More than one in four people in Scotland live in fuel poverty. For an energy-rich country, that is a national scandal. In that context, the First Minister’s target of ending fuel poverty by 2040 is deeply unambitious. More than a decade ago, Energy Action Scotland told the Scottish Government that it needed to spend £200 million a year if it was serious about wanting to end fuel poverty. However, the budget provides only about half of that amount, and £30 million of that is financial transaction funding, which requires to be repaid.
As we face the prospect of a very cold winter, will the First Minister adopt a greater degree of urgency, bring forward the date by which fuel poverty will end in Scotland, and stop the scandal of older people having to choose between eating and heating?
There is urgency on the part of the Scottish Government. I repeat that, between 2014 and 2017, the fuel poverty rate reduced and almost 250,000 households moved out of fuel poverty. That is not enough; I do not want to live in a country where 25 per cent of households live in fuel poverty. That is why we have set ambitious but deliverable targets. As well as the 2040 targets, our route map outlines minimum standards for the private rented sector from April 2020, which will be the first time that the private rented sector has been regulated. Next year, we will introduce regulations for all PRS properties to reach energy efficiency band D by April 2025. We have consulted on increasing that standard to require band C by 2030 and we will confirm the next steps on that measure next year. We are determined to take the necessary action.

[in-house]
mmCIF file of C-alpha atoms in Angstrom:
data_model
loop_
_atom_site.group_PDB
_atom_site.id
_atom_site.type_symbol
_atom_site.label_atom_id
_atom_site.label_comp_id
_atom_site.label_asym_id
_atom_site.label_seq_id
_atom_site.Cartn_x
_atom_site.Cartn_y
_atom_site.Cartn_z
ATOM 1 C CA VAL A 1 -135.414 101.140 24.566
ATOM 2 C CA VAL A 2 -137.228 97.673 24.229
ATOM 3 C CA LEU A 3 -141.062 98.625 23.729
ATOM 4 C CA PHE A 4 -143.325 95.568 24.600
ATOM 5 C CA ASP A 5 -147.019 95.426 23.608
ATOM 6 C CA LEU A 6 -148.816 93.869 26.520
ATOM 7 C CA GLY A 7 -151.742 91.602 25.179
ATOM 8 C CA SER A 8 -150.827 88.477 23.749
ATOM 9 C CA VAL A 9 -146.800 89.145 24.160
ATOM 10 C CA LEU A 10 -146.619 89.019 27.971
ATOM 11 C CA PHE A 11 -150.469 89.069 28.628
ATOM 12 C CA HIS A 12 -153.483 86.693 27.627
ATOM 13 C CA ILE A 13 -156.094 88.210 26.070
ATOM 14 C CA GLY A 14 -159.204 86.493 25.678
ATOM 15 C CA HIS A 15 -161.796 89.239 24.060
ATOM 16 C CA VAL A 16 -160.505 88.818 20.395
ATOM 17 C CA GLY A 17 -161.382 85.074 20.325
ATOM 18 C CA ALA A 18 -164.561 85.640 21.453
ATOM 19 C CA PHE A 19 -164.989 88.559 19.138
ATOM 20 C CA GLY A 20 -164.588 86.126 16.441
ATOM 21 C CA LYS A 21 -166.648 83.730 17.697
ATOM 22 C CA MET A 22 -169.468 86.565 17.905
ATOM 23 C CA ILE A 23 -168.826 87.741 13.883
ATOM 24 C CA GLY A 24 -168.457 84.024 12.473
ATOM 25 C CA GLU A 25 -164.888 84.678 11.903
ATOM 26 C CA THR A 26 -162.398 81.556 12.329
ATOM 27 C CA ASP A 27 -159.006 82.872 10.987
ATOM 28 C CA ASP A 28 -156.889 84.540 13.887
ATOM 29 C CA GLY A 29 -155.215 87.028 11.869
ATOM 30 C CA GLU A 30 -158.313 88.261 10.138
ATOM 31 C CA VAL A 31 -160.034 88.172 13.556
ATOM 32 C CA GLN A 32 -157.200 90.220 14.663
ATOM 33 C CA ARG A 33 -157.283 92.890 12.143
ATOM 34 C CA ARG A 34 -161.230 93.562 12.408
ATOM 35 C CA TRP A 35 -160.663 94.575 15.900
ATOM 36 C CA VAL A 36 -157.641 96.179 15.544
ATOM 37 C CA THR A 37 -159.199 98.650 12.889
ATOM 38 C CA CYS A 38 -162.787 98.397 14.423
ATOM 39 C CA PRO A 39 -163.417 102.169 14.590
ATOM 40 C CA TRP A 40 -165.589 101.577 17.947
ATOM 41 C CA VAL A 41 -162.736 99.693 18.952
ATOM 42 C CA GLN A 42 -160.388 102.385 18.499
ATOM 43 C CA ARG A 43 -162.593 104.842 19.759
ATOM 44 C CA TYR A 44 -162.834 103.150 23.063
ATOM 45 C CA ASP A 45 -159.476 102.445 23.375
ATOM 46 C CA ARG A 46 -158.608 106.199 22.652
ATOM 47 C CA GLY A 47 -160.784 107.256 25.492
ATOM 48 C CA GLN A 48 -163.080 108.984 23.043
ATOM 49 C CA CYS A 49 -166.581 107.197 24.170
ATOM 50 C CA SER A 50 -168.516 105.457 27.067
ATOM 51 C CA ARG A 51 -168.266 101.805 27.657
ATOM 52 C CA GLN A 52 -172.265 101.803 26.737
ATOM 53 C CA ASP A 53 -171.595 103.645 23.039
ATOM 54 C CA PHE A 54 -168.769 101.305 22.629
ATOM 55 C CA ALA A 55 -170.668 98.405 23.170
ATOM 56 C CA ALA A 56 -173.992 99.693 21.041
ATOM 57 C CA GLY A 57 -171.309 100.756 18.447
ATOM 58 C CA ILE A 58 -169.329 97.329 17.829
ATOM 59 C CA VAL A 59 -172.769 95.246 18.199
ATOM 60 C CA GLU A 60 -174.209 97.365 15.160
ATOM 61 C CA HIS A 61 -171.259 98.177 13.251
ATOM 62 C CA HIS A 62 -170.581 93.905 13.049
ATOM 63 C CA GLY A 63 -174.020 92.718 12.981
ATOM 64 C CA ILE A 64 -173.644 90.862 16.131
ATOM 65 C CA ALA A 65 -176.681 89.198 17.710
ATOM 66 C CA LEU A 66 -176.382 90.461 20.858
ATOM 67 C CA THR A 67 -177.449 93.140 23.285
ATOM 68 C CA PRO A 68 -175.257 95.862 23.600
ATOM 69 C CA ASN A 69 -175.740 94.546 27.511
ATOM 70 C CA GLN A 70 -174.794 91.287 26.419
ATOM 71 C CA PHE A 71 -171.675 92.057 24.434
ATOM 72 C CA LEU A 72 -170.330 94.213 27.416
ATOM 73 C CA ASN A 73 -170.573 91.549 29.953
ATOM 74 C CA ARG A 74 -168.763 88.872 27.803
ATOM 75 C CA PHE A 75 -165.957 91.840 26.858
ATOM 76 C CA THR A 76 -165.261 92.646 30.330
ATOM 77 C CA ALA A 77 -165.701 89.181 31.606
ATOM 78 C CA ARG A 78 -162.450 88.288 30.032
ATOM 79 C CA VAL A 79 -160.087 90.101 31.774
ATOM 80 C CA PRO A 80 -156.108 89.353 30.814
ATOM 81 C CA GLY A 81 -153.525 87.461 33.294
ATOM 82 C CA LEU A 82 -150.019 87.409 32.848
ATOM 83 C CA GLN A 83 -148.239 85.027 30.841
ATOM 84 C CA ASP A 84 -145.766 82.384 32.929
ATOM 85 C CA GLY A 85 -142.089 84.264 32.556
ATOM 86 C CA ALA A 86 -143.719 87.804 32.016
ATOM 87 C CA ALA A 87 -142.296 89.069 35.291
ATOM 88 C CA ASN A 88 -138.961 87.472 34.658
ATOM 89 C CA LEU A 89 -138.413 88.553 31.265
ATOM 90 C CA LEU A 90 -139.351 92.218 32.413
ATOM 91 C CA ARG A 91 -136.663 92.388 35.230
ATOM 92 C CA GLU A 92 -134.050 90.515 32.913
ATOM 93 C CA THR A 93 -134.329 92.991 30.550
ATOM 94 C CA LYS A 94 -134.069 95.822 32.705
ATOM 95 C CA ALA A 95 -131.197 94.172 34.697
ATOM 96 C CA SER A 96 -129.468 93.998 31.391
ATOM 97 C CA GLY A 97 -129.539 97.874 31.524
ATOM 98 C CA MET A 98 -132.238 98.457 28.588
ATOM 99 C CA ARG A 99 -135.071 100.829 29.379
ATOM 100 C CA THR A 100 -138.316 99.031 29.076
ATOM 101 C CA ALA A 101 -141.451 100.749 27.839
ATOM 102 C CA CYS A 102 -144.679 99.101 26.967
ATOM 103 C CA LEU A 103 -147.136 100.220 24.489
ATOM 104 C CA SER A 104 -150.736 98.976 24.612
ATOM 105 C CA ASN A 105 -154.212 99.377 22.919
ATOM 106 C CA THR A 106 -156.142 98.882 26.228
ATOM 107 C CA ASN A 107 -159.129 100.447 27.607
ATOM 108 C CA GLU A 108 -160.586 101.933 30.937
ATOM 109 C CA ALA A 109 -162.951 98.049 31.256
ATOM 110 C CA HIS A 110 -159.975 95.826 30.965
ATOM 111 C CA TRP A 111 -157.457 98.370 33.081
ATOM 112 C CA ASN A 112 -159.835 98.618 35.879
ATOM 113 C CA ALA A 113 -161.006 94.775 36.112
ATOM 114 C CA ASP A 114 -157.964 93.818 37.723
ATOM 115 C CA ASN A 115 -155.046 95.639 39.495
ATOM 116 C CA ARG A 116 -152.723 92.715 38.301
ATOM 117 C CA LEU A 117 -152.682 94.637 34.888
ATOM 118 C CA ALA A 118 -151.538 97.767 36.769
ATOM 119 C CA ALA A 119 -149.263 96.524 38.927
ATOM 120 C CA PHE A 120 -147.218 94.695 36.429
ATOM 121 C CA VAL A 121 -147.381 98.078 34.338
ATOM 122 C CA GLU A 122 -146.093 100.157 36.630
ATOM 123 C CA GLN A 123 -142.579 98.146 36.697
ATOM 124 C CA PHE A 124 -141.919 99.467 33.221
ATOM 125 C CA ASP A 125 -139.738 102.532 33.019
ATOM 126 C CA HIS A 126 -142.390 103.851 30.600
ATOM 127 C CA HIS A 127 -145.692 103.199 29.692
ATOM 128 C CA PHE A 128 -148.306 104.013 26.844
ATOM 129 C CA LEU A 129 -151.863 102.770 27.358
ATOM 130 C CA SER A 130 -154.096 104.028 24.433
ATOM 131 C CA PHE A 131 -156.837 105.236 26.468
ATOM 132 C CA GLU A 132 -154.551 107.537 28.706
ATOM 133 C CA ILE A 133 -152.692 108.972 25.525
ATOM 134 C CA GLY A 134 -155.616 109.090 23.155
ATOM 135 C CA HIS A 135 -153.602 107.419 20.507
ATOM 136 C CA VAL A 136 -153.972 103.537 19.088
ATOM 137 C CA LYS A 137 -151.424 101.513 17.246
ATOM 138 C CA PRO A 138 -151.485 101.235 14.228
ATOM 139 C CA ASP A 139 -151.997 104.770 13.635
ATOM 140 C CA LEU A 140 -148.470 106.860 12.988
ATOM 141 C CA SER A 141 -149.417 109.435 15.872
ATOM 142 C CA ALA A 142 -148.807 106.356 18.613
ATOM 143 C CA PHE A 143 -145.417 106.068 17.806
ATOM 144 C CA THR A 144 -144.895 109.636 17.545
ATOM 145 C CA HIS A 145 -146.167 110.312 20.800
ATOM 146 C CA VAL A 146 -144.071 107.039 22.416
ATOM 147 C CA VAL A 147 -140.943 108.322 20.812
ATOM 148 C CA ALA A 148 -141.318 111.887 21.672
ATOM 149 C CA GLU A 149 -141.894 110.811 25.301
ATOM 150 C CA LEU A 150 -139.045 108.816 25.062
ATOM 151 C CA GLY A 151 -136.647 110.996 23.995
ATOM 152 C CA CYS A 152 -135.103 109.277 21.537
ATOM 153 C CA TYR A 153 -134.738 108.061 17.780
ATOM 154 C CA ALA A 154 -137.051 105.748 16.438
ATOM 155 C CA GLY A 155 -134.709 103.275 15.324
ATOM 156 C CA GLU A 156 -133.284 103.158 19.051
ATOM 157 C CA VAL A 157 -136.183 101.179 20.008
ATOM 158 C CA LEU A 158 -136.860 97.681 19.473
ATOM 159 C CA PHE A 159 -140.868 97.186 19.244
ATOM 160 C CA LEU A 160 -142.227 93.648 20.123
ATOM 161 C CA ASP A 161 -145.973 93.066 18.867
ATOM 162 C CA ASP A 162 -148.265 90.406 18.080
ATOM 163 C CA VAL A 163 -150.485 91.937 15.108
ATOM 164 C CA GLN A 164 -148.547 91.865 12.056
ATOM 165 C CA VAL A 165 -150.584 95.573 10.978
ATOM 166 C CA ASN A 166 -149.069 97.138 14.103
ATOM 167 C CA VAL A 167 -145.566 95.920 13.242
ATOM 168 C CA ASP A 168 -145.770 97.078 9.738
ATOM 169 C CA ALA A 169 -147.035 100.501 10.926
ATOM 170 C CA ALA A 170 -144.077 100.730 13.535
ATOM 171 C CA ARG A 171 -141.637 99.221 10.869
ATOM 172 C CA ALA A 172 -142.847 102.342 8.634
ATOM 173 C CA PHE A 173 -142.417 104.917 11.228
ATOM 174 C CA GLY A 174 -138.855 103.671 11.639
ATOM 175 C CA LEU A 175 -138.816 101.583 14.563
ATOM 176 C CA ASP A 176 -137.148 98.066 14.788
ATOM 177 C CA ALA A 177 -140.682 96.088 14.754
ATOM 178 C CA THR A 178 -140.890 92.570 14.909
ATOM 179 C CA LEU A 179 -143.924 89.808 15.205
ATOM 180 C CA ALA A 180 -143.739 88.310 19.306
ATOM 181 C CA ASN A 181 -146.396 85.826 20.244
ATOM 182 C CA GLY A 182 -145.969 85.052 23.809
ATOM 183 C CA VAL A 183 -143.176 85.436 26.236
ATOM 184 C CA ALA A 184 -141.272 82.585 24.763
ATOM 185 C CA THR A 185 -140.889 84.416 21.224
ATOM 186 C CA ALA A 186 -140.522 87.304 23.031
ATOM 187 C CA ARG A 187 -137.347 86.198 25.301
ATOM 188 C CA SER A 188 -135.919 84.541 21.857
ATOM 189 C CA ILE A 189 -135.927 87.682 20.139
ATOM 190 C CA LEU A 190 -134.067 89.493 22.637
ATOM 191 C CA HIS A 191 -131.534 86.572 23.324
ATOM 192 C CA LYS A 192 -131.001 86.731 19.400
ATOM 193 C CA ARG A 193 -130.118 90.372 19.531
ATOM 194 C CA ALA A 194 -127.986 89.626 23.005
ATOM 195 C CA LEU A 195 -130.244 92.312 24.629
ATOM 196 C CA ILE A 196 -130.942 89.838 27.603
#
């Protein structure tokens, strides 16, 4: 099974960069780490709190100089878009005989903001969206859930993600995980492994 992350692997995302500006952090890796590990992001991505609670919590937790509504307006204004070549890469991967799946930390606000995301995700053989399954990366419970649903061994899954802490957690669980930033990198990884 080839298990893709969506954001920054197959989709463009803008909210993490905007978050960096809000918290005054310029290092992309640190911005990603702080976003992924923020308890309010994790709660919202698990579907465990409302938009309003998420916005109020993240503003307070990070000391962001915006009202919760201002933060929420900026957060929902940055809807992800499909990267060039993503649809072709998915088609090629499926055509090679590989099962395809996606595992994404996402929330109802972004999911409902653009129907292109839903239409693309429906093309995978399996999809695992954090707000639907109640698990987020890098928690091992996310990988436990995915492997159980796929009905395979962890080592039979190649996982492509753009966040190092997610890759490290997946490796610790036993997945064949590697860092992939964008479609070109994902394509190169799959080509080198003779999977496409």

On Ms Baillie’s funding point, I will make the same point that I have made repeatedly today. As we move into the next stages of the budget, if any member of the Parliament wants us to spend more on particular areas, we will listen. We will be constructive and we will listen to all ideas, but they must come with suggestions of where—in our fully allocated draft budget—that money would come from. I look forward to hearing those proposals in due course.
That concludes First Minister’s question time. Last week, I appealed to members for short questions and succinct answers. I appealed again this week, but I do not think that members are listening. I have spoken to business managers and I have written to ministers and members. I will not become overly interventionist overnight, but unless the questions and answers are short and succinct, I will cut members off and make sure that we get through more members and more questions. Please listen to my advice.12:48 Meeting suspended.
12:50 On resuming—